an excerpt 

On April 26, 1986, the Chernobyl nuclear disaster occurred. It produced radiation effects approximately four hundred times more powerful than the 1945 atomic bomb dropped on Hiroshima. What follows is a brief excerpt from a larger essay about the Exclusion Zone in Pripyat, Ukraine (Chernobyl).

When applying for special research clearance in Chernobyl, such as eco-poetic research, heading the official form, in janky script, ghost-webbed over by many ancestral photocopies, it states: Your Application to Be Excluded. 

Graphite is an important material for the construction of both historical and modern nuclear reactors as it is one of the purest materials manufactured at industrial scale and it retains its properties at high temperatures. (Gareth B. Neighbour, Management of Ageing in Graphite Reactor Cores; 2007)

We saw graphite scattered about. Misha asked: "Is that graphite?" I kicked it away. But one of the fighters on the other truck picked it up. "It's hot," he said...Then those boys…they went up to the roof, they went up the ladder...and I never saw them again. (Grigori Khmel, first responder, Chernobyl)

It's like throwing a handful of fine graphite dust on a piece of paper to see where the hidden indentations are. It lets you see the words that were written on the piece of paper above it that's now been taken away and hidden. (Douglas Adams)

        Graphite, aerial, swaths down

and sticks to the crossroads. This lumen blooms

in fundamental pitch, slides sheen into the slip, towards a

gentle slope, in a field, the effervescent lumen transmigrating.



        Accrual becomes mattered:

stitches congregate into the line. Above,

a jagged edge calibrated to past and future ruptures. And inside

the area thus created, a smaller version of itself. A memory

hardened into future fuels, emanation’s proof, both.




Meanwhile a Biwa Lake Tree matures to fruition.

Perfect for animating the winds. Its bouquet is resilient,

if pressed upon, it springs back. 

The abysmal lip: eroded as an old hung fang. Walking the plank, the abyss is less dense than imagined. At the edge of its Cadillac wide-assed swerving toward the vanishing point we could do as others have done. We could work this lip into land, we could settle the territory. A voice from somewhere, we don’t know where, says ancient history the story of the twelve tribes I’m bored tell me something I don’t know don’t let the door hit you where the good lord split you, this goddamned screwball comedy in which our births map the thirty-eight slots of a roulette wheel. The story of a tomb-keeper heir to a kingdom though she doesn’t know it. In which Odin hung from an Ash tree. The laborious opera concerning how we came to name the eternal. The glitch in the episodic situating the theme. The exquisite cold of being disregarded. The disgust of things feral. The shining hatred.

The line emits frequency. Vibrational waves that appear, in some dimensions, as humming chevron patterns. The frequency’s edge, feathered through by ten thousand horizontal eyes en-gridding, as if ten thousand glass plates were stacked and everything was seen through this lens. There is only frequency. And the patterns it creates. A dust mote footnoting the invisible. Here is what a fetal heartbeat looks like on a monitor in a county hospital in 1986.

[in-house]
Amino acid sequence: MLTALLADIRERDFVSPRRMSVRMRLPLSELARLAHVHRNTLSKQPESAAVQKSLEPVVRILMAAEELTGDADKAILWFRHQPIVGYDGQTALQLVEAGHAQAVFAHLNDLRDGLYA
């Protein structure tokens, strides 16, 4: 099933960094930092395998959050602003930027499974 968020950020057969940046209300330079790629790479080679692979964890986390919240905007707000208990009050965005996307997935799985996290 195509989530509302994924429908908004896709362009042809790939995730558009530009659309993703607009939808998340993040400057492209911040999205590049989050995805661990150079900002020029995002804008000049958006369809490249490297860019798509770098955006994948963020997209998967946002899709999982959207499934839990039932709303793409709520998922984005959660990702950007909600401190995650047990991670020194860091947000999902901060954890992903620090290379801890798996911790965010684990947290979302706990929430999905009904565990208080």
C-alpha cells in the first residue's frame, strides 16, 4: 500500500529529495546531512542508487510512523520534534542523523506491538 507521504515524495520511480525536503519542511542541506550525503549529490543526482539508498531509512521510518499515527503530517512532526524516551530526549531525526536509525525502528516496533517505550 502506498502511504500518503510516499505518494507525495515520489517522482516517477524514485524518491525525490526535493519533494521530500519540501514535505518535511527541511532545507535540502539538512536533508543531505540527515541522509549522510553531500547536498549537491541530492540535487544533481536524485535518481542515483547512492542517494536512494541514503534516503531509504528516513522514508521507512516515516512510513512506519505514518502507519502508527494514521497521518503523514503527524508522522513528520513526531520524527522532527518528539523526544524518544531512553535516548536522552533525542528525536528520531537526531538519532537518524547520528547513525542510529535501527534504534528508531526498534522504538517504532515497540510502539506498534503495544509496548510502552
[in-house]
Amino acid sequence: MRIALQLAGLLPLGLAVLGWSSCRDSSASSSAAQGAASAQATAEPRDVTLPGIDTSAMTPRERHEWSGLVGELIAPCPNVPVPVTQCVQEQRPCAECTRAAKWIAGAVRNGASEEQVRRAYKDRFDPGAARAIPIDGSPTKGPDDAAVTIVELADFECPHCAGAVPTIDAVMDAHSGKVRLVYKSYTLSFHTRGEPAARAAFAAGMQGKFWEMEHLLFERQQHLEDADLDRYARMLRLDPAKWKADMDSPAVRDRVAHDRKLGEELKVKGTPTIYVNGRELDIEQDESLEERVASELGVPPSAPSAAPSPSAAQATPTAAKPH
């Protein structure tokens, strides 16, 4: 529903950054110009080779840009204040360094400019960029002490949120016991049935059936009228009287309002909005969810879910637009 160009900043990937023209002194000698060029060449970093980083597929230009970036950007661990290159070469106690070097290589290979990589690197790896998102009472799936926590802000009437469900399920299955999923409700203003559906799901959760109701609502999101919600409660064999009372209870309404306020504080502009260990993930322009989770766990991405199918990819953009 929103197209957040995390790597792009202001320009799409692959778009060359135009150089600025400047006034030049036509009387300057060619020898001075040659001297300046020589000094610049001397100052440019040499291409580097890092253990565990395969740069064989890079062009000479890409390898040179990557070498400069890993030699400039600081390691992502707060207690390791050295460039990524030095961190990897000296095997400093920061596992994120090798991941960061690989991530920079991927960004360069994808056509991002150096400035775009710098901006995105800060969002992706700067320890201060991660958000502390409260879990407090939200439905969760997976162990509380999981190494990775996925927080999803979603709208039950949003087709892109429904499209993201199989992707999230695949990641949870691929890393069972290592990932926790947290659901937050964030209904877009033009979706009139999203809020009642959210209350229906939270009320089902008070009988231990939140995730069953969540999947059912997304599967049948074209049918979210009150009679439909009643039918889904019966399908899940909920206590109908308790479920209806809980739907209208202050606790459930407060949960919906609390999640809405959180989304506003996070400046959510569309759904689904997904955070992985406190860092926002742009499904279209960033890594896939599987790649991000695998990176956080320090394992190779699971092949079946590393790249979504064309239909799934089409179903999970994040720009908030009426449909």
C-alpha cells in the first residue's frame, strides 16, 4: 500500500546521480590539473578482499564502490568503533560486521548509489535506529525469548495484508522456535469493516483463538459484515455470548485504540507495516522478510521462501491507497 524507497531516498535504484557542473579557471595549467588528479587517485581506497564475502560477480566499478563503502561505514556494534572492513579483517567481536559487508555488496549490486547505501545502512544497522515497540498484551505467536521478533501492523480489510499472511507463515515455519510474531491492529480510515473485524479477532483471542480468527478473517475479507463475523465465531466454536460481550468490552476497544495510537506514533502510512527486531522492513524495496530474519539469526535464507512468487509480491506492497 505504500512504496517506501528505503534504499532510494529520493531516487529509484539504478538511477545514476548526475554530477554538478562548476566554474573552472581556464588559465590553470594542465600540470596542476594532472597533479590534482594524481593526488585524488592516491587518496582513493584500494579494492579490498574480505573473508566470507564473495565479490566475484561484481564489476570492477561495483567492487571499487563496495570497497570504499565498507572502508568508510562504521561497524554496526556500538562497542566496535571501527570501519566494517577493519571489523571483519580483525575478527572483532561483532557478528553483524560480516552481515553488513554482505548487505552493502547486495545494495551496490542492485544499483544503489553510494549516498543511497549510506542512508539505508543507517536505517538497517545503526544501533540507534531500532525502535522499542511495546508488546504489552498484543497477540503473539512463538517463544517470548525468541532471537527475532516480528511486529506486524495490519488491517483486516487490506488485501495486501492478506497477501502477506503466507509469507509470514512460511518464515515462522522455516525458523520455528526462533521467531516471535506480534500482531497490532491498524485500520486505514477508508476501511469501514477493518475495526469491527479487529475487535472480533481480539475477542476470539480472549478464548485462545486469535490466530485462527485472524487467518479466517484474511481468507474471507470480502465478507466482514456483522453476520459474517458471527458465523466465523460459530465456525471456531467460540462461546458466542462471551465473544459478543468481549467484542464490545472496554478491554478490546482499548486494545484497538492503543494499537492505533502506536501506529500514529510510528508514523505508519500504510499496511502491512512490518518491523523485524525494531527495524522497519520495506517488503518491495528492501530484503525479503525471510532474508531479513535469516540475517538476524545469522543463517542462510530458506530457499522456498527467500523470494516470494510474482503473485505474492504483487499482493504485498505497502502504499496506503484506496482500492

The line curves as a sweetheart neckline curves. It remembers that a reclining woman breathes. The larger shape is also that of a folding fan, if slightly open. In the bottom of each fold, a deep ravine. From one such ravine, a gray emergence, a graphite mound. The reclining woman posits the exquisite fan over her navel, shielding the passage that leads to the text. In the other world everything also exists. But in versions complicated by the softness that dissolution makes. Graphite writes its likeness. The portrait reaches into another hole inside of the one we are in. Erasure saturation is the line lining itself over. The portrait’s hand makes shadow shapes behind the backlit sheet: here is a crow and here is a murder. 

Failed punctums as recognized in the old-timey valley of death feeling. Proof that when conditions are conducive, expression unfurls, fern like. Accidents constitute the small town in the Hospitality State. On top of a botched remain, an eco-system thrives. Surrounded by white space, shredded and whipped, clouds loom as if in a sticky photograph removed from a crime scene. Can I live here? Is there room for one more? Punctum, one in each eyelid, puncta lacrimalia.

Selah Saterstrom is the author of the novels Slab (forthcoming this Spring), The Meat and Spirit Plan, and The Pink Institution, all published by Coffee House Press. Along with HR Hegnauer, she curates Madame Harriet Presents: an occasional performance series. She is the Director of Creative Writing at the University of Denver.